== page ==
The Frenchmen came for the sake of religion or for adventure, they set up crosses and claimed the land for God and the King. They scattered churches and hamlets far in the wilderness, but left the wilderness and the forest still the Redman's hunting ground. The Frenchmen treated the Indians with an easy, careless sort of friendliness, while most of the British looked down upon them as savages.
So very soon after the British took possession of Canada the Indians became very discontented. For now they got no more presents, they were no longer treated as brothers, and they were hurt both in their pockets and their pride. "The English mean to make slaves of us," they said, in haughty indignation, and soon a plot to murder all the British was formed.
The French who still lived in Canada encouraged the Indians in their discontent, telling them that the English meant thoroughly to root them out. Then a great Medicine Man arose among them who preached war.
"The Great Spirit himself appeared unto me," he said. "Thus he spake. 'I am the Lord of Life. It is I who made all men. I work for their safety, therefore I give you warning. Suffer not the English to dwell in your midst, lest their poisons and their sickness destroy you utterly.'"
When they heard the Medicine Man speak thus, the Indians were greatly stirred. "The Lord of Life himself," they said, "moves our hearts to war." They became ever more and more eager to fight. They only wanted a leader, and found one in Pontiac, chief of the Ottawas.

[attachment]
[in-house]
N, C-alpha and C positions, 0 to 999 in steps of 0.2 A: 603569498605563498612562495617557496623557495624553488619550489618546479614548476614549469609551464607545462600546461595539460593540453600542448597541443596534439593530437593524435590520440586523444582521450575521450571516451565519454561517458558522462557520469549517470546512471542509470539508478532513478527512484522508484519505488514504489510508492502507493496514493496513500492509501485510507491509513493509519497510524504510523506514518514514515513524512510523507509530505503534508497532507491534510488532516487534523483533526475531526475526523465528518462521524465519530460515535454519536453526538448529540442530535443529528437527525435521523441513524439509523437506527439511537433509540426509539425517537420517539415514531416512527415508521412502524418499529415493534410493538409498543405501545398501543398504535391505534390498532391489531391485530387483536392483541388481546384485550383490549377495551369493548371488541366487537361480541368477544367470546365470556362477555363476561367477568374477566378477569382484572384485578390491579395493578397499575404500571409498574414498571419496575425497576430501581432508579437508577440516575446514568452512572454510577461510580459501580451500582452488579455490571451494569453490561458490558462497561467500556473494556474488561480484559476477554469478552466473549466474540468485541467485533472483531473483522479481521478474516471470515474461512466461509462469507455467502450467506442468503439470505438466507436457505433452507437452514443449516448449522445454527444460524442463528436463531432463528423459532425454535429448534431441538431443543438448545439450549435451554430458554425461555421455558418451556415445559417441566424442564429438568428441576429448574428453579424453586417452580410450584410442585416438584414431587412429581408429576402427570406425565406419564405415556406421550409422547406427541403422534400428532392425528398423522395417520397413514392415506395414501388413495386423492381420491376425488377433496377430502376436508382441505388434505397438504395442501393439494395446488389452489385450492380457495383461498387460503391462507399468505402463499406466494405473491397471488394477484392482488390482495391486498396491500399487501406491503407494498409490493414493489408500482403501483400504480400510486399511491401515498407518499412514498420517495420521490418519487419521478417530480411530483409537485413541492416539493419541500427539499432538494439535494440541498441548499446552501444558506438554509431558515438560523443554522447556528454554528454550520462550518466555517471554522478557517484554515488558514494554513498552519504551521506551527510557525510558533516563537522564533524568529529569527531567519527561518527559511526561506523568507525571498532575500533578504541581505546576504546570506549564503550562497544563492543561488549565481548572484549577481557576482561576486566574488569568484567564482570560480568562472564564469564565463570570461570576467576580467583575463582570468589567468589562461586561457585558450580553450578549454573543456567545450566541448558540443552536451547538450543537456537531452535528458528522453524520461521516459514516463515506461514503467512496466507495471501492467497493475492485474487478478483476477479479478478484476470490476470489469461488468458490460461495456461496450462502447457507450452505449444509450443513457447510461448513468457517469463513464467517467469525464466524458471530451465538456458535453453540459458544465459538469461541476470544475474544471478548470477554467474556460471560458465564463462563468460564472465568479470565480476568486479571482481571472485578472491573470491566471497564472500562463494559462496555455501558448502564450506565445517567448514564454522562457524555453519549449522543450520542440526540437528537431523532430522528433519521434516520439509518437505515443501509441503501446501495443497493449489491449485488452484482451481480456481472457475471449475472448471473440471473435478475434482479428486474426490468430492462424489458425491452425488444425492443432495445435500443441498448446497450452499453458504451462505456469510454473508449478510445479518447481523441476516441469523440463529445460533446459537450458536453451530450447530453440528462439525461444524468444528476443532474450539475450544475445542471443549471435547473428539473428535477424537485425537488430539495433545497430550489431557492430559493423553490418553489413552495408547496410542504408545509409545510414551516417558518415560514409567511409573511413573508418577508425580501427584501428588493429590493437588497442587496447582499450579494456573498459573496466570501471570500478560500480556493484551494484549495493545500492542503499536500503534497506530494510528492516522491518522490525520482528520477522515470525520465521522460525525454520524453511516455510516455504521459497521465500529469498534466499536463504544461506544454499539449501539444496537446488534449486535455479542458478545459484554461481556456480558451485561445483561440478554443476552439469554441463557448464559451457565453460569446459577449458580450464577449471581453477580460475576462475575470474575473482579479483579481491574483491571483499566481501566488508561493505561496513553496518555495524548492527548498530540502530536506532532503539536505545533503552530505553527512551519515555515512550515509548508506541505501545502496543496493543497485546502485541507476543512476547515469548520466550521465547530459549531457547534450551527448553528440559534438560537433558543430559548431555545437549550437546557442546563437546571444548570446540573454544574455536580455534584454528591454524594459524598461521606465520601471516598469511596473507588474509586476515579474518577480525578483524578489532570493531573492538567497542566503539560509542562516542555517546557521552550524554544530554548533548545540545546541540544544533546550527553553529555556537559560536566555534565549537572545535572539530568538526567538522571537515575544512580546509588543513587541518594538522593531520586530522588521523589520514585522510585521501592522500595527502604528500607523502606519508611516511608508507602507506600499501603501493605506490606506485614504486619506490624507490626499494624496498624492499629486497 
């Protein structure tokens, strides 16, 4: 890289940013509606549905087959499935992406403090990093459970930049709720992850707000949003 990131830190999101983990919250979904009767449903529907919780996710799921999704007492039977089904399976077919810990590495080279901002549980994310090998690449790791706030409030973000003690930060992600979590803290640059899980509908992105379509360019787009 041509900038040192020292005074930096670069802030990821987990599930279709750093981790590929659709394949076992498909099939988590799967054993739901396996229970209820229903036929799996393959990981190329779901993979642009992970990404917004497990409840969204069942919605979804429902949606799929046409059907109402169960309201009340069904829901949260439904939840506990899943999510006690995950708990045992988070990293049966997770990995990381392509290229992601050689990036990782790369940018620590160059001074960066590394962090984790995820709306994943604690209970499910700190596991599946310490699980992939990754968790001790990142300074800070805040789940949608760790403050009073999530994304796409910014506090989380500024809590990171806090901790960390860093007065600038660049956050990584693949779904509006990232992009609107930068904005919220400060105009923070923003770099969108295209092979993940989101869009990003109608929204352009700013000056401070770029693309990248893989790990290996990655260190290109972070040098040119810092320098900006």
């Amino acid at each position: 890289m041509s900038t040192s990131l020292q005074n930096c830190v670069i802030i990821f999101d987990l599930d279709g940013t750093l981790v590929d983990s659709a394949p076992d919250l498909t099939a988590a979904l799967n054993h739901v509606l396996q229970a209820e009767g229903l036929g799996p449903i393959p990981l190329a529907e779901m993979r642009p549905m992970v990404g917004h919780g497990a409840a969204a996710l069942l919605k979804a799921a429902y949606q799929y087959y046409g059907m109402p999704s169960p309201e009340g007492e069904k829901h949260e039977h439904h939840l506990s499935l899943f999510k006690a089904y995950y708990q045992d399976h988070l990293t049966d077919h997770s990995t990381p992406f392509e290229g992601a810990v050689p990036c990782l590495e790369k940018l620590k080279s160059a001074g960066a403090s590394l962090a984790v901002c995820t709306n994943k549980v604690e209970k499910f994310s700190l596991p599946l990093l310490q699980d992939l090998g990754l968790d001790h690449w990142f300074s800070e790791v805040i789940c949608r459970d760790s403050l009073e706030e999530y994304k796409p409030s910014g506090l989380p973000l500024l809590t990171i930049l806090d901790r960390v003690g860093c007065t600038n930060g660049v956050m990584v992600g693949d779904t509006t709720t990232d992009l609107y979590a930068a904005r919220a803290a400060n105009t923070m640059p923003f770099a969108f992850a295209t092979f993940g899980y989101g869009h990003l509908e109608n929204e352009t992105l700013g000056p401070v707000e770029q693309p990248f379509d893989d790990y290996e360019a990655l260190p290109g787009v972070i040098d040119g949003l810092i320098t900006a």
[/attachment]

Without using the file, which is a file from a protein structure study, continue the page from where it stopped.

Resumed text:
He was subtle and fierce, haughty and ambitious, and by far the most clever and powerful chief who ever took up arms against the white man.
Now he sent messengers to all the Indian villages both far and near. With them these messengers carried a hatchet, stained with blood, and a war belt of scarlet wampum. When they came to a village they called the braves together. Then in their midst their spokesman flung down the blood stained hatchet, and holding the belt in his hand he made a passionate speech, reminding the Redmen of their wrongs, and calling upon them to be avenged upon their foes. And wherever the messengers went the blood stained hatchet was seized, and the war dance danced.
At length all was arranged and upon a certain day in May the Indians were to rise in a body, and slay the British to a man. Only the French were to be spared.
Pontiac himself was to attack Fort Detroit, and so quietly and secretly were the preparations made that no one had the slightest suspicion of what was going forward. But the day before the attack a farmer's wife rowed across the river, and went to the Indian village to buy some maple sugar. While she was there she was much astonished to see some of the Indian braves filing off the barrels of their guns. The sight made her uneasy. "I wonder what they are up to?" she said.
When she got home she told her friends what she had seen.
"I believe they are up to some mischief," she repeated.
"I think so too," said a blacksmith, "they have been asking me to lend them files and saws."
As the settlers talked the matter over they became at length so uneasy that they sent to tell Major Gladwin, the commander of the fort, of what they had seen. He, however, thought nothing of it.
But later in the day a young Indian girl came to see him, to bring him a pair of moccasins which he had asked her to make. She seemed very sad and downcast, and after she had given the Major the moccasins she still loitered about.
"What's the matter?" asked a young officer.
The Indian girl did not answer, she only looked at him gravely with sorrowful brown eyes.
Still she lingered about, it was nearly dark, time almost to close the gates. At last the young officer watching her, became certain that something was the matter, and he urged his commander to see the girl again.